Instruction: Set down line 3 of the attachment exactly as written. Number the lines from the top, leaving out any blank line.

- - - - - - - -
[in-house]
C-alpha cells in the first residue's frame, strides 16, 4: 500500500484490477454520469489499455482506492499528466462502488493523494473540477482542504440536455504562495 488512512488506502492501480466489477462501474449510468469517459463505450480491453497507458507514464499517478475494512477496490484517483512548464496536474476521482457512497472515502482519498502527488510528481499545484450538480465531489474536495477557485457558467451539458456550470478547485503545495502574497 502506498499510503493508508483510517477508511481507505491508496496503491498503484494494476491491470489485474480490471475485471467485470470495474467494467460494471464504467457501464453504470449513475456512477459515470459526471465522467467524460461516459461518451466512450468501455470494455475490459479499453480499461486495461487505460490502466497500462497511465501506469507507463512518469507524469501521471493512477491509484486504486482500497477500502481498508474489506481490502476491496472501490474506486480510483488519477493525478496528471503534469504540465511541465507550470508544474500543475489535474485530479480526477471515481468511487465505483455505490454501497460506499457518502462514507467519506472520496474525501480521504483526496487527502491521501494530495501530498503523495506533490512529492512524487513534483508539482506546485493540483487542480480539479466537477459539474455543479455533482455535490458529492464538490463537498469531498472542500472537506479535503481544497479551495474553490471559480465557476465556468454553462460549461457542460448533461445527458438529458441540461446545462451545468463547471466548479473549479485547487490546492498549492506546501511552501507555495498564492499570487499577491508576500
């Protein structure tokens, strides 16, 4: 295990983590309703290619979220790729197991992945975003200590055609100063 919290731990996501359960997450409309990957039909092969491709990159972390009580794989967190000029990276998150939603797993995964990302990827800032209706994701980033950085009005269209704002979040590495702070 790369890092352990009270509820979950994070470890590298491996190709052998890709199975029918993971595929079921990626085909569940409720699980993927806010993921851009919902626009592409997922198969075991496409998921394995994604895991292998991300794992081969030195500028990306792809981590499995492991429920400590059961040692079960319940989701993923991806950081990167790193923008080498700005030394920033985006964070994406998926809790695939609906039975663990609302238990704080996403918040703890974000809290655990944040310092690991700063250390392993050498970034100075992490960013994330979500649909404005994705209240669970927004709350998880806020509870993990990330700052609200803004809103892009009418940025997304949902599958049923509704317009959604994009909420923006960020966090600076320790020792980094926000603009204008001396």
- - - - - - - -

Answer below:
């Protein structure tokens, strides 16, 4: 295990983590309703290619979220790729197991992945975003200590055609100063 919290731990996501359960997450409309990957039909092969491709990159972390009580794989967190000029990276998150939603797993995964990302990827800032209706994701980033950085009005269209704002979040590495702070 790369890092352990009270509820979950994070470890590298491996190709052998890709199975029918993971595929079921990626085909569940409720699980993927806010993921851009919902626009592409997922198969075991496409998921394995994604895991292998991300794992081969030195500028990306792809981590499995492991429920400590059961040692079960319940989701993923991806950081990167790193923008080498700005030394920033985006964070994406998926809790695939609906039975663990609302238990704080996403918040703890974000809290655990944040310092690991700063250390392993050498970034100075992490960013994330979500649909404005994705209240669970927004709350998880806020509870993990990330700052609200803004809103892009009418940025997304949902599958049923509704317009959604994009909420923006960020966090600076320790020792980094926000603009204008001396």